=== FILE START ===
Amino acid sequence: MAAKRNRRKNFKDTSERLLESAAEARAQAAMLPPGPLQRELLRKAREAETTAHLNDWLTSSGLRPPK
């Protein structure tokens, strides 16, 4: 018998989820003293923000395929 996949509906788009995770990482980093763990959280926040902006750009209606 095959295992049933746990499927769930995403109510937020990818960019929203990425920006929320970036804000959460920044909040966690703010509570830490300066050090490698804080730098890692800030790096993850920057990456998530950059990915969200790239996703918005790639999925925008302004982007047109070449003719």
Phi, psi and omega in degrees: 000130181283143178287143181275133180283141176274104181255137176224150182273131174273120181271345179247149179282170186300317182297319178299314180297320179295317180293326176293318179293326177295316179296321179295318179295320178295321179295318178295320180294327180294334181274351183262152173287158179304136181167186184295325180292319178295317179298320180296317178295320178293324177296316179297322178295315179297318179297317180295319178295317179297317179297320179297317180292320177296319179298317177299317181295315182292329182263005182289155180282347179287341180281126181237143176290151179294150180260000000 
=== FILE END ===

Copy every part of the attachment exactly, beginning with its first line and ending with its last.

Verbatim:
Amino acid sequence: MAAKRNRRKNFKDTSERLLESAAEARAQAAMLPPGPLQRELLRKAREAETTAHLNDWLTSSGLRPPK
């Protein structure tokens, strides 16, 4: 018998989820003293923000395929 996949509906788009995770990482980093763990959280926040902006750009209606 095959295992049933746990499927769930995403109510937020990818960019929203990425920006929320970036804000959460920044909040966690703010509570830490300066050090490698804080730098890692800030790096993850920057990456998530950059990915969200790239996703918005790639999925925008302004982007047109070449003719």
Phi, psi and omega in degrees: 000130181283143178287143181275133180283141176274104181255137176224150182273131174273120181271345179247149179282170186300317182297319178299314180297320179295317180293326176293318179293326177295316179296321179295318179295320178295321179295318178295320180294327180294334181274351183262152173287158179304136181167186184295325180292319178295317179298320180296317178295320178293324177296316179297322178295315179297318179297317180295319178295317179297317179297320179297317180292320177296319179298317177299317181295315182292329182263005182289155180282347179287341180281126181237143176290151179294150180260000000 